The 2005 champion won again this year, two months after the film had its premiere at the Sundance Film Festival. "He is going to be a champion for a long time to come," Shortz says.
The film sheds light on the tricks of crossword construction and there are many opportunities to play along with the champions but, be warned, they play at breathtaking speed. While Shortz, the tournament and the contestants provide the principal framework of the film, some prominent people are also featured.
Although these celebrities are not as obsessed by crosswords as other people in the film, they provide a rather serious point of view: crosswords can be seen as a metaphor for solving life's difficulties.
"You start with what you know the answer to and then you build on it," former president Bill Clinton says in the film.
"A lot of complex problems are like that. You have to find some aspect of it you understand and build on it until you can unravel the mystery that you're trying to solve."
Later, he says: "Most of us are capable of doing more than we think."
The Indigo Girls, who also appear, say the discipline of crosswords has helped their songwriting.
In one scene, Wordplay revisits the day of the 1996 US election when The New York Times crossword had a clue, for a horizontal word, asking who had won. The answers to the vertical clues made sense, whether the answer was Clinton or Bob Dole.
Shortz regards it as the greatest puzzle ever: it was created by Jeremiah Farrell and edited by Shortz who, on average, writes half the clues to the crosswords he chooses to publish from the 60 to 75 submitted to him every day.
When Creadon was planning the film he asked Shortz who was most likely to win the 2005 tournament. Shortz gave him 10 names, and all 10 entrants agreed to be filmed before the event, except Indian-American mathematics professor Kiran Kedlaya, who is glimpsed in the film.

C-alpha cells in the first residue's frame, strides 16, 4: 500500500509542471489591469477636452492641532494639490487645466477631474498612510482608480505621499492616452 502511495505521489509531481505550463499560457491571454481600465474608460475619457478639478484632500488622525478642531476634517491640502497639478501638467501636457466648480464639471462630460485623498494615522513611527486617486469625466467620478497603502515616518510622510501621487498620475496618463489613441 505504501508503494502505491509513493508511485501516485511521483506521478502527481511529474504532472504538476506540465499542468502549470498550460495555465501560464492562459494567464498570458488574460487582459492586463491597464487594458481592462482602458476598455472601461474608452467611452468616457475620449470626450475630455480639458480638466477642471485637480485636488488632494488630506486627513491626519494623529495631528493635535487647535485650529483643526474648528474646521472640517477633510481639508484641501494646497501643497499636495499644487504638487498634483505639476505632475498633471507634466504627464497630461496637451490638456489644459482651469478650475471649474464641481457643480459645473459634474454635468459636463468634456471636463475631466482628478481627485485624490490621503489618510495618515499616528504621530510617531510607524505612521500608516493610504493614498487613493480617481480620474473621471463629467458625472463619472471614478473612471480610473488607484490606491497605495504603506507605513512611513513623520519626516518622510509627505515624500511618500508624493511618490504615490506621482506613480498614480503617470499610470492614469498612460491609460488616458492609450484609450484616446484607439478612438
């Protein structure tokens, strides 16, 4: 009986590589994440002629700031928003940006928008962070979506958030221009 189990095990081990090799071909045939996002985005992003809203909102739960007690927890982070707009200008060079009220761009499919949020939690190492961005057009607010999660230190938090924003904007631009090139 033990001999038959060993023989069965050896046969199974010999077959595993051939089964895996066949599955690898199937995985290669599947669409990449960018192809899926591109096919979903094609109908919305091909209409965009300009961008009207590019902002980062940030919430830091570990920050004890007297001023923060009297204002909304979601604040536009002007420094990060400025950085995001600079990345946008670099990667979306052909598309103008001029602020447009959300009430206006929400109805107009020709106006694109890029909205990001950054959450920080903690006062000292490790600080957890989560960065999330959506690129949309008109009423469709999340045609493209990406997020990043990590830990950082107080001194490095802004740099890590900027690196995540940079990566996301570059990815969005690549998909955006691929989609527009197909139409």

Shortz says Kedlaya had concerns that his colleagues would disapprove of him spending time on something they thought frivolous. The three finalists were among those 10 and another two of them were runners-up.
"They (the film-makers) travelled around the country before the tournament to find out how they were preparing and about their lives," says Shortz, noting that they made the film from 90 hours of footage.
"It was all done legitimately, there was no going back after the tournament ... It tends to be the same people who finish near the top every year. The 2005 winner had not been in the top 10 before, but he was a young person moving up fast, and that's why I included him."
Asked about his own crossword skills, Shortz says he is "a super genius" compared with people in the street, in "the middle of the pack" compared with those who frequent the American Crossword Puzzle Tournament and "a very ordinary solver" compared with the top players. Apparently, only about 30 out of the 500 entrants managed to solve the most difficult puzzle this year. Even the winner says it was "particularly brutal".
"I was worried that this movie was too American to be of interest to people outside the US," says Shortz. "It is about American crosswords and American culture. I am very pleased it is coming out in Australia."